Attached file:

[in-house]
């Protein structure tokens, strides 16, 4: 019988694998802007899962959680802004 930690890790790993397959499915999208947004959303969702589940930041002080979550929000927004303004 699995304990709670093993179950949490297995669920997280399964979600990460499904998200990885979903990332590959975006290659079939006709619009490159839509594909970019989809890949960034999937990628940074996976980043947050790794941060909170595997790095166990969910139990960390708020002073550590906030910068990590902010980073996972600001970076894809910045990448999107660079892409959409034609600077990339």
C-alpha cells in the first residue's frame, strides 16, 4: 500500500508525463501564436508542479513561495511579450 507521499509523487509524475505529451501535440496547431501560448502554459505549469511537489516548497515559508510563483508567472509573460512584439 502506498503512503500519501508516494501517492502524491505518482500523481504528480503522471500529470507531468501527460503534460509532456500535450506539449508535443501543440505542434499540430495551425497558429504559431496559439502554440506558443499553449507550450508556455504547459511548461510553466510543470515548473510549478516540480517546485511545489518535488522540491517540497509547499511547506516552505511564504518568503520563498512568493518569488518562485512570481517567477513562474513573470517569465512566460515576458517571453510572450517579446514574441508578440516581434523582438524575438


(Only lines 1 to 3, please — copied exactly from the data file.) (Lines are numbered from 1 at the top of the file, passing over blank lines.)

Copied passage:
[in-house]
């Protein structure tokens, strides 16, 4: 019988694998802007899962959680802004 930690890790790993397959499915999208947004959303969702589940930041002080979550929000927004303004 699995304990709670093993179950949490297995669920997280399964979600990460499904998200990885979903990332590959975006290659079939006709619009490159839509594909970019989809890949960034999937990628940074996976980043947050790794941060909170595997790095166990969910139990960390708020002073550590906030910068990590902010980073996972600001970076894809910045990448999107660079892409959409034609600077990339």
C-alpha cells in the first residue's frame, strides 16, 4: 500500500508525463501564436508542479513561495511579450 507521499509523487509524475505529451501535440496547431501560448502554459505549469511537489516548497515559508510563483508567472509573460512584439 502506498503512503500519501508516494501517492502524491505518482500523481504528480503522471500529470507531468501527460503534460509532456500535450506539449508535443501543440505542434499540430495551425497558429504559431496559439502554440506558443499553449507550450508556455504547459511548461510553466510543470515548473510549478516540480517546485511545489518535488522540491517540497509547499511547506516552505511564504518568503520563498512568493518569488518562485512570481517567477513562474513573470517569465512566460515576458517571453510572450517579446514574441508578440516581434523582438524575438